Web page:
Preceding Sunday brunch yesterday, in asking the dishwasher to mop the front lobby and bathrooms before actually setting up the dish room–as there won’t be dishes for some time, but folks will be entering soon, she balked. She responded that she needed the dish room to be clean because if dishes started to stack up, she’d stress out. When we pointed out that dishes WILL back up, its the job, and that she shouldn’t stress-out, they are “only dishes,”, she pointed out that she is more stressed about things outside of work. I’m afraid she won’t be with us very long–as hard a worker as she is and as in-need of a job as she is. Its her 2nd shot with us.
The incident reminded me of a similar moment just recently with one of our “toughest” cooks, who walked out (temporarily) because the prep list was too long (not really). Call it what it was- a stress-induced reactionary tantrum. After a bunch of texts back and forth, him explaining, us rejecting his explanation, including a reminder that Tom Brady never walks off the field, never quits, no matter how hard he gets smacked in the face, insulted and called cheater-like names by mean men looking to do him harm, our dude finally returned to work, contrite about leaving the team compromised. Initially, as usual, the conversation was way off track–the employee complains of, well.. work…while deflecting and failing to recognize root cause. And, we as leaders, most often make the same mistake in our defense upon these occasions, explaining the way the process goes, wondering why having a lot of work to do (at work) presents an actual problem, and using such motivational truisms like the Coach Bill’s, “Do your job.” Of course, some reading this, and many of those who walk out in a blaze of emotion will make argument that it’s about the pay… Or the lack of effort on behalf of other staff… Or the way the manager speaks to us, etc etc. But, I have found so many times through the years, that when all is said and done, the narrative turns to the pressures outside of work. Spouses, child care, bills, familial pressures, lack of control, lack of clarity or vision…. you know, life.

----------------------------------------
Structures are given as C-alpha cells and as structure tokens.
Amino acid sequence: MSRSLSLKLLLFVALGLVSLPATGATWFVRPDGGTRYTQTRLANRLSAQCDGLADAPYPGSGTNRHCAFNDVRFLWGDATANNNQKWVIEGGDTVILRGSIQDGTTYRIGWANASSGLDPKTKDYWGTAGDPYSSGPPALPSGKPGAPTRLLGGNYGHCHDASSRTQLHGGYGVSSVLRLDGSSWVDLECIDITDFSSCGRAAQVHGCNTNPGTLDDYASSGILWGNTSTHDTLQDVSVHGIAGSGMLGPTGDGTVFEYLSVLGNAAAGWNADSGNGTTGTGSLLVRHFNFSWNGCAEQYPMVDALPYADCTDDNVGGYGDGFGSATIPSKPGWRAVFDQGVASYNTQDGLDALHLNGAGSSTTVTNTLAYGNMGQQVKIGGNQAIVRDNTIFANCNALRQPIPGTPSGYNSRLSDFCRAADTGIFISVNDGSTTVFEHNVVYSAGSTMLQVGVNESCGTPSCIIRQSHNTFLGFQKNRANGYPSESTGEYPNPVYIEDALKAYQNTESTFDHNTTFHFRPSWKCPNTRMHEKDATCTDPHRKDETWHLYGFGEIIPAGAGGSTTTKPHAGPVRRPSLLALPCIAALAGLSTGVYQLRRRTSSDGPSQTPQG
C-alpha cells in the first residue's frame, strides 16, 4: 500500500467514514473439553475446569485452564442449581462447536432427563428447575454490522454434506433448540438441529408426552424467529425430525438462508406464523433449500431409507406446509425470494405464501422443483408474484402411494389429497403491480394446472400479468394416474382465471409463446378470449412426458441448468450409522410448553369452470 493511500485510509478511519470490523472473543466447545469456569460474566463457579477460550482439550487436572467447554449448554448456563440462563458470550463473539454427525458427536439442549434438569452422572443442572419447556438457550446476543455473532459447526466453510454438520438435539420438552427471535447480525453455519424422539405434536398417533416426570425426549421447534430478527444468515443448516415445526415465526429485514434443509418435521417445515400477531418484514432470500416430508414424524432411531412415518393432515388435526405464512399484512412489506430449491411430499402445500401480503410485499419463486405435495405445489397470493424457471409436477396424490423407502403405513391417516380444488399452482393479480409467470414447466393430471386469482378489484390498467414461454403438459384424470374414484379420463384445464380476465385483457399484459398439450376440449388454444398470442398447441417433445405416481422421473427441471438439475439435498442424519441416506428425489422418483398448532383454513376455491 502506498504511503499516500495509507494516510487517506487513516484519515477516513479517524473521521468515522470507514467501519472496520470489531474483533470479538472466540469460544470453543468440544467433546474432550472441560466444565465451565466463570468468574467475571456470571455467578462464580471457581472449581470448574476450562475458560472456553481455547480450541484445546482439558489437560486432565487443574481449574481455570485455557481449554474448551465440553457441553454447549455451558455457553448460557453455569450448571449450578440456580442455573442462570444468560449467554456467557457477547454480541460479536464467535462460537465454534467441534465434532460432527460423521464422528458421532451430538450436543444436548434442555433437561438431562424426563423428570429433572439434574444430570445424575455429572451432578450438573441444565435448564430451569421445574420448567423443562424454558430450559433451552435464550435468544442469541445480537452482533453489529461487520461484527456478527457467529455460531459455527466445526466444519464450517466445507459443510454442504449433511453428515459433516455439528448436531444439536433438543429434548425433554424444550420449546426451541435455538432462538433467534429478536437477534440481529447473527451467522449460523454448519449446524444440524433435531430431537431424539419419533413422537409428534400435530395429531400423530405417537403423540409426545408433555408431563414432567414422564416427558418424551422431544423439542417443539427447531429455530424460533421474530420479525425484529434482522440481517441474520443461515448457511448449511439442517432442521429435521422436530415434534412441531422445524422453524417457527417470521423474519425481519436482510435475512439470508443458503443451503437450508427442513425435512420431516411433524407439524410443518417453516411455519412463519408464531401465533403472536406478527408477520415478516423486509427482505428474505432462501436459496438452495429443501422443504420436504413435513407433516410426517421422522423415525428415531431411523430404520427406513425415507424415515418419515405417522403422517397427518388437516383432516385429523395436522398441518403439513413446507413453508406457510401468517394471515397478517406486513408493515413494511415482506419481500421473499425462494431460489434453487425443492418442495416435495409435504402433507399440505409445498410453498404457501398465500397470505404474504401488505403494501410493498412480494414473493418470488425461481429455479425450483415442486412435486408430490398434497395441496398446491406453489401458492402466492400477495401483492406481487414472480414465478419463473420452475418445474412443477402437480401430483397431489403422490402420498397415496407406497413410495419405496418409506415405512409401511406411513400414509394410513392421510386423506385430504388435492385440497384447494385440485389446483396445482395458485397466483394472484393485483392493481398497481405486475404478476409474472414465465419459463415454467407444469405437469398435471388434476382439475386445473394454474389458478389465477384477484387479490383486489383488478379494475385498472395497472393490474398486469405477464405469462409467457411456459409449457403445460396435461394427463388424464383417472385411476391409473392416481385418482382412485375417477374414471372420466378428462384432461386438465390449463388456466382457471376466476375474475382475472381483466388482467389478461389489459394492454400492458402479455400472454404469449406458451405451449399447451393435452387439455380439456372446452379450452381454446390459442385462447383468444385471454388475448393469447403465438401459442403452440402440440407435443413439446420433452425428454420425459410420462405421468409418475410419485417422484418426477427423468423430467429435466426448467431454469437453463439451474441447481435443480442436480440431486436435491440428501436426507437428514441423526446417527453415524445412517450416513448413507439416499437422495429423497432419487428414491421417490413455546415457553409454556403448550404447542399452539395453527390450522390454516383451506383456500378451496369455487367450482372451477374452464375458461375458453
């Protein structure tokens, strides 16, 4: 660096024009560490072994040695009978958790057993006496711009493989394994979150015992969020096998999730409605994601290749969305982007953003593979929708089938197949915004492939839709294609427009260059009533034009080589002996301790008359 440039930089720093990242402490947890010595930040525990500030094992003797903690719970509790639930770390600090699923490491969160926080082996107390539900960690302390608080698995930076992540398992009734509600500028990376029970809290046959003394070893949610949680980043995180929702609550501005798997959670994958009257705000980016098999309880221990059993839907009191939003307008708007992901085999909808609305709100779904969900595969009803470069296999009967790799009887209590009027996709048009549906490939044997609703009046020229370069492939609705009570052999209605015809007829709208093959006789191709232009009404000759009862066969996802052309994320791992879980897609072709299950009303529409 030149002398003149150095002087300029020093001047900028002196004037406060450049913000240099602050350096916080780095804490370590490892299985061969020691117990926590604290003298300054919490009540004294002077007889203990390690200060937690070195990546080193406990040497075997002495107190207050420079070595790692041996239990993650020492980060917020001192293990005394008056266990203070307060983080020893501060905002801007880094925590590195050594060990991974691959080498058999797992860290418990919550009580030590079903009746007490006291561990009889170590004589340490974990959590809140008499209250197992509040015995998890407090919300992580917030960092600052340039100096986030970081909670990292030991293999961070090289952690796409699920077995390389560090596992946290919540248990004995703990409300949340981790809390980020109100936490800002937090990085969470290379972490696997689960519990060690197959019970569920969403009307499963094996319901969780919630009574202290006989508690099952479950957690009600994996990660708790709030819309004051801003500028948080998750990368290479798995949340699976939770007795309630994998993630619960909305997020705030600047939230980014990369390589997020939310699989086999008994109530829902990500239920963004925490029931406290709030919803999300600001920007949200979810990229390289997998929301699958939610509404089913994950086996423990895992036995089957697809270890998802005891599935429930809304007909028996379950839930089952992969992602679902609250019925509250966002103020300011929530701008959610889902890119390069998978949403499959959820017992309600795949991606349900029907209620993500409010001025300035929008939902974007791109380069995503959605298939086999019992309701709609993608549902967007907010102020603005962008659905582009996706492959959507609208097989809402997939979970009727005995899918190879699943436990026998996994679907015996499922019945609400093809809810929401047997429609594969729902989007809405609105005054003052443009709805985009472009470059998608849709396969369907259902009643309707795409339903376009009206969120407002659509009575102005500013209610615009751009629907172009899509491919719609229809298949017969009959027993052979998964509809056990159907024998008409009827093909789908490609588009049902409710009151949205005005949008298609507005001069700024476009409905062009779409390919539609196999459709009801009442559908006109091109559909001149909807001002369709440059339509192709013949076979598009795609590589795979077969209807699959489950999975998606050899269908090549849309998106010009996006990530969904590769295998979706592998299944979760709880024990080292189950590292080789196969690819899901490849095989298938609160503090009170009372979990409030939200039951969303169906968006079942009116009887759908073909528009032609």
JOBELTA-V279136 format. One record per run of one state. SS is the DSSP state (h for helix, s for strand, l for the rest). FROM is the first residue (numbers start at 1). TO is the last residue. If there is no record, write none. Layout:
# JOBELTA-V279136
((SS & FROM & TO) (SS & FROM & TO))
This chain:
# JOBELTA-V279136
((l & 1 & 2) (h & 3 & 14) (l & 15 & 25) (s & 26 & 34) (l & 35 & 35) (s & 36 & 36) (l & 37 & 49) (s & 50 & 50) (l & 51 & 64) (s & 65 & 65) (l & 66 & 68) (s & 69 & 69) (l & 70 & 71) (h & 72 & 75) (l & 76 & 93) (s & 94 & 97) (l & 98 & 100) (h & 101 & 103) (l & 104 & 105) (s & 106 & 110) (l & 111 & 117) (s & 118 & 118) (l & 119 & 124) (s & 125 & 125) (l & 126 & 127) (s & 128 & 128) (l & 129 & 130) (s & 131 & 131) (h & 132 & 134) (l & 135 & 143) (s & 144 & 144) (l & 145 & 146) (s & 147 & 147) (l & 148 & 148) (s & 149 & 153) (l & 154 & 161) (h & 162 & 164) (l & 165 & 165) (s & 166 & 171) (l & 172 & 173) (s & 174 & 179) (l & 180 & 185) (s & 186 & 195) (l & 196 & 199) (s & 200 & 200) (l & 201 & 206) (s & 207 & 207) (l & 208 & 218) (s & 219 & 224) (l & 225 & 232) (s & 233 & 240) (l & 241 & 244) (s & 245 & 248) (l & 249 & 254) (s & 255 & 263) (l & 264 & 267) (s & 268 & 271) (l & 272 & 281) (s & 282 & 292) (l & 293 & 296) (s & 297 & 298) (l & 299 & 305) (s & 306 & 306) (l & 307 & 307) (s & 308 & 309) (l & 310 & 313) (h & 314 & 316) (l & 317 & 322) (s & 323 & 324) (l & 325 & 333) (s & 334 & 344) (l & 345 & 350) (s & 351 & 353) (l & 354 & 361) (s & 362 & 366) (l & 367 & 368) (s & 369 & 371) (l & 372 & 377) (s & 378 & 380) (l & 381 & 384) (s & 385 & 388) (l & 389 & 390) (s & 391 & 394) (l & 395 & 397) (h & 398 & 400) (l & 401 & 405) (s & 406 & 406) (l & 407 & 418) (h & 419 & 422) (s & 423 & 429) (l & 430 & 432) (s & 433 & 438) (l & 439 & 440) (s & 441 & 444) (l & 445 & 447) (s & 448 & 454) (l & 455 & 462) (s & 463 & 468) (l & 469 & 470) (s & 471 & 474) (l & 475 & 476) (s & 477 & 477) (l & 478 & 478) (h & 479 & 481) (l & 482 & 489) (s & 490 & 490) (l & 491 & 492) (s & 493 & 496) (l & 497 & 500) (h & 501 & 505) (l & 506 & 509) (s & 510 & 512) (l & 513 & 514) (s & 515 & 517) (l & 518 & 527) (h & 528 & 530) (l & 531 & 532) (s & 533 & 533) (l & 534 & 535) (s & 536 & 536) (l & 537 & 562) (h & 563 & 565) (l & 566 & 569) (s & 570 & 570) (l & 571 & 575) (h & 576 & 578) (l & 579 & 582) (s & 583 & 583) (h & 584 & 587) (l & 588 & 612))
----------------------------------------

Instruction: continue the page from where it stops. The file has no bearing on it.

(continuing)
Those times that we are most effective in achieving positive messaging, we convey the realization that the pressures of life are best solved by having a job, doing the job well, and punching out feeling good about having done your best on behalf of ones self, the team, those on the outside.
Hard lessons, never ending. True “feel good” comes from within. We control it. We own it. Or don’t. So few folks get that.
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